October 2014 Guest Editor Cecelia Ahern on The Particular Sadness of Lemon Cake...
I love how Aimee Bender views the world. She has a quirky take on every day life and I find that inspiring. This is about a character who discovers that she has the magical gift of being able to taste peoples’ emotions in the food that they prepare. When she is nine years old she bites into a lemon cake and tastes her mother’s emotions. This is not a gift as her happy mother, tastes of desperation and sadness. The character learns that it can be heartbreaking to know the hidden thoughts and secrets of the people you love and she must learn how to detach herself from the problems of strangers.
The Lovereading view...
One of our Great Reads you may have missed in 2011.
Young Rose, aged 9 when the story opens, finds that she can tell the mood of the person who cooked the food she is eating. It turns out that the rest of her family have some pretty weird traits too but it all seems quite natural – rather as The Time Traveler’s Wife settings seemed natural at the time of reading. So this is not for the literal minded, it’s magical realism beautifully written, a bit sad and very special.
A Richard and Judy Autumn Read 2011.
On the eve of her ninth birthday, unassuming Rose Edelstein, a girl at the periphery of schoolyard games and her distracted parents' attention, bites into her mother's homemade lemon-chocolate cake and discovers she has a magical gift: she can taste her mother's emotions in the slice. She discovers this gift to her horror, for her mother – her cheerful, can-do mother – tastes of despair and desperation. Suddenly, and for the rest of her life, food becomes perilous. Anything can be revealed at any meal.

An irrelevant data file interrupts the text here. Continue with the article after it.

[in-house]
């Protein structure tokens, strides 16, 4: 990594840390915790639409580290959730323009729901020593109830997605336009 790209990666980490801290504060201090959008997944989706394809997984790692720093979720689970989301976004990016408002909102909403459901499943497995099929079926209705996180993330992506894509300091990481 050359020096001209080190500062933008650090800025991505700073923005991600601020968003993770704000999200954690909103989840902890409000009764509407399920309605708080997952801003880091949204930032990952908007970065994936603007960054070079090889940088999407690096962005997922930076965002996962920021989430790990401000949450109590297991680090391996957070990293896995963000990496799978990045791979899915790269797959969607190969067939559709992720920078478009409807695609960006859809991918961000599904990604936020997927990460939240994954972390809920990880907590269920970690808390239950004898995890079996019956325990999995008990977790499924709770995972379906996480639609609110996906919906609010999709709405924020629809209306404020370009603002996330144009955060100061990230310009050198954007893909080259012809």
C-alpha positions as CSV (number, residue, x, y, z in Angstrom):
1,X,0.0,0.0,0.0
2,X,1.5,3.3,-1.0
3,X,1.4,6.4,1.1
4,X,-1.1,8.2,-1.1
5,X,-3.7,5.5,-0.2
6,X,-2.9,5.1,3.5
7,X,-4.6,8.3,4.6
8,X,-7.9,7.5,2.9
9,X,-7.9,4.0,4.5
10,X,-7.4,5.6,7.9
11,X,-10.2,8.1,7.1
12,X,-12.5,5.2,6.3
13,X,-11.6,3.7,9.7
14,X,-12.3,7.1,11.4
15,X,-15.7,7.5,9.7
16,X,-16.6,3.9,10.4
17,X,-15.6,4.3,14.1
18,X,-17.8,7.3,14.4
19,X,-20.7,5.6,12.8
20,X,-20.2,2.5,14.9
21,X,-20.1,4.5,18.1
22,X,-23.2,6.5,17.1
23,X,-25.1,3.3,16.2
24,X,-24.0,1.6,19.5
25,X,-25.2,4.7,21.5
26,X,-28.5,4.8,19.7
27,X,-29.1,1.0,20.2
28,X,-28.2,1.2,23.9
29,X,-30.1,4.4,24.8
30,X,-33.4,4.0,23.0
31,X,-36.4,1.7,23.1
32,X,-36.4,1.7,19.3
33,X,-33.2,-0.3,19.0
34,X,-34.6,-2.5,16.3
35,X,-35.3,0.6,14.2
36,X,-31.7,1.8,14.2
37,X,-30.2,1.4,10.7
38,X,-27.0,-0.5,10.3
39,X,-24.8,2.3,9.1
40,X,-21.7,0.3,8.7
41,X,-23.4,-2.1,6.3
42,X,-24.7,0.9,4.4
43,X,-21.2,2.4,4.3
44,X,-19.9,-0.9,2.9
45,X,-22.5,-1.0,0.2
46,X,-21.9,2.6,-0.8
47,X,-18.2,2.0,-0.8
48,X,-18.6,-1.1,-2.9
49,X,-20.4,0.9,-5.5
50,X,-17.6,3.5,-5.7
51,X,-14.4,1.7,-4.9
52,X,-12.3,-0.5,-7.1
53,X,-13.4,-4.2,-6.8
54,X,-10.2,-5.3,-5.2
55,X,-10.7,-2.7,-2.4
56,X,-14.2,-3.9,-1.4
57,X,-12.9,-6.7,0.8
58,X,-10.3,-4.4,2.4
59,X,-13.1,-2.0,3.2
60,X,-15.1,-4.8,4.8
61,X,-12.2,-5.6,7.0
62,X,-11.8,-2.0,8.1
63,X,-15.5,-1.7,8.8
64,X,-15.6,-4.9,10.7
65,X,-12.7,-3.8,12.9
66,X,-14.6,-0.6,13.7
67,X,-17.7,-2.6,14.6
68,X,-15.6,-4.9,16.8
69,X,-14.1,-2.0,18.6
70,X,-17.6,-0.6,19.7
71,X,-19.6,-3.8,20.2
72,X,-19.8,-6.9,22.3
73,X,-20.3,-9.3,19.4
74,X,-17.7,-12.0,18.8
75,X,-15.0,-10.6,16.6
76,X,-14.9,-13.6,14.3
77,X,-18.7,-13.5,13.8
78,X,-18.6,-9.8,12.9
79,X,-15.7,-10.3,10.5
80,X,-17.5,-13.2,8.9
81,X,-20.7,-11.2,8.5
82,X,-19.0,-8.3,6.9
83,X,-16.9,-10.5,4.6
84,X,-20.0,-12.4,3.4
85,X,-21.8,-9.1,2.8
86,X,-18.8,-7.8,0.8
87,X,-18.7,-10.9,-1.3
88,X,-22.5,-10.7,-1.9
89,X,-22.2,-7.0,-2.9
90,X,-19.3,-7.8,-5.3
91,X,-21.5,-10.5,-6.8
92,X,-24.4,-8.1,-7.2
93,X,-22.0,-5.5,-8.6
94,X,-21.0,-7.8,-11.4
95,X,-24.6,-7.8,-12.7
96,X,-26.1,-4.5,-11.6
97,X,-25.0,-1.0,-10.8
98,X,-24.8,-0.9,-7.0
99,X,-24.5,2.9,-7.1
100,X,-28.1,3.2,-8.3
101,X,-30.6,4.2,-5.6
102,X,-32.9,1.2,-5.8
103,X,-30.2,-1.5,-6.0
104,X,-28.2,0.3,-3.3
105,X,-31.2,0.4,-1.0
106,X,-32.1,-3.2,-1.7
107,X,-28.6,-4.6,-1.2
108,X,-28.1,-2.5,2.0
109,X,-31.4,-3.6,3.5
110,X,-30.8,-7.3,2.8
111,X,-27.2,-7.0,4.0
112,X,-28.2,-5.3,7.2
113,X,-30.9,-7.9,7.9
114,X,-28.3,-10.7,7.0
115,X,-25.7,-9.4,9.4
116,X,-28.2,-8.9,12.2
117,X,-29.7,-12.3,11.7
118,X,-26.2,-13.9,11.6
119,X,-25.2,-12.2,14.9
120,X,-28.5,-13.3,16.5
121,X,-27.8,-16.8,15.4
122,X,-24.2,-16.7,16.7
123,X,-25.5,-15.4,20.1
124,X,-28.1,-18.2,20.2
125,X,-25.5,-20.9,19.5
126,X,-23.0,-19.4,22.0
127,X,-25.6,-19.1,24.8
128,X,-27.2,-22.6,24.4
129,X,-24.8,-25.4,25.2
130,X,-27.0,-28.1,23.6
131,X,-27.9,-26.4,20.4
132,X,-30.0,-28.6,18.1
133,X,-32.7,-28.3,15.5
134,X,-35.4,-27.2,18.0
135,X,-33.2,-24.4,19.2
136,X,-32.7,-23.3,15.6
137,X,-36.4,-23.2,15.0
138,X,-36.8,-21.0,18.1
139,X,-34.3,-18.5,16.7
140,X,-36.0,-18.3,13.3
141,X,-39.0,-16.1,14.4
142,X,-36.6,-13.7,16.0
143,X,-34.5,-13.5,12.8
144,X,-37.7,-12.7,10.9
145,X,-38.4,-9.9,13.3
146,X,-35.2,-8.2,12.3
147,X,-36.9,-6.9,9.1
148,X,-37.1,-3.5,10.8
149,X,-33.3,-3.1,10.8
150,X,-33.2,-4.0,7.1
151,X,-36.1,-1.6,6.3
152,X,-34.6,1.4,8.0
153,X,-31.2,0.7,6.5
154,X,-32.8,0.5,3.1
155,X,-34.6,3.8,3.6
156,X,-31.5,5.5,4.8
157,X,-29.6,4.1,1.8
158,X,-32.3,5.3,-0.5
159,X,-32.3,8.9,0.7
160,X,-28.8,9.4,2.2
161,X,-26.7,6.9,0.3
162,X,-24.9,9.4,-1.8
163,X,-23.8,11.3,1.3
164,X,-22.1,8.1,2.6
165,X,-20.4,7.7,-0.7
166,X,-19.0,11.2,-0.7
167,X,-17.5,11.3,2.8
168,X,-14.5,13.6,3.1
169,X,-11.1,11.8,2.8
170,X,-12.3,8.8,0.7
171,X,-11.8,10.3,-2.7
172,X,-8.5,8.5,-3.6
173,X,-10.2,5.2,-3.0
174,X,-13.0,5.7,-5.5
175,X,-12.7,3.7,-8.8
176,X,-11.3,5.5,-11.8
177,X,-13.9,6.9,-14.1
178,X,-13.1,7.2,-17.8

Rose’s gift forces her to confront the secret knowledge all families keep hidden – truths about her mother's life outside the home, her father's strange detachment and her brother's clash with the world. Yet as Rose grows up, she realises there are some secrets that even her taste buds cannot discern.
'Moving, fanciful, and gorgeously strange.' -- People
'One of the year's highlights. Intense and compelling.' -- The Oregonian
'Marvelous. . . . Few writers are as adept as Bender at mingling magical elements so seamlessly with the ordinary.' -- San Francisco Chronicle
'A richly imagined, bittersweet tale.' -- Vanity Fair
'Convincing and elegant. . . . A novel with a deeply involving plot, one full of provocative ideas.' -- The Boston Globe
'Extraordinary. . . . Not just a deeply felt novel but one of the most inventive pieces of food writing in recent memory.' -- Time Out New York
'Profound and eye-opening. . . . You feel--that rare and beautiful gift from a truly great book--woken up and unalone.' -- The Globe and Mail (Toronto)
'Rose is an irresistible narrator: warm, witty and sharply observant. . . . Exuberant, life-affirming.' -- The Miami Herald
Publication date: 25/06/2011
Publisher: Windmill Books an imprint of Cornerstone
|Publication date:||25th June 2011|
|Publisher:||Windmill Books an imprint of Cornerstone|
|Genres:||Family Drama, Literary Fiction, Relationship Stories,|
|Categories:||Modern & contemporary fiction (post c 1945),|
Aimee Bender is the author of the novel An Invisible Sign of My Own and of the collections The Girl in the Flammable Skirt and Wilful Creatures. Her work has been widely anthologised and has been translated into ten languages. She lives in Los Angeles.More About Aimee Bender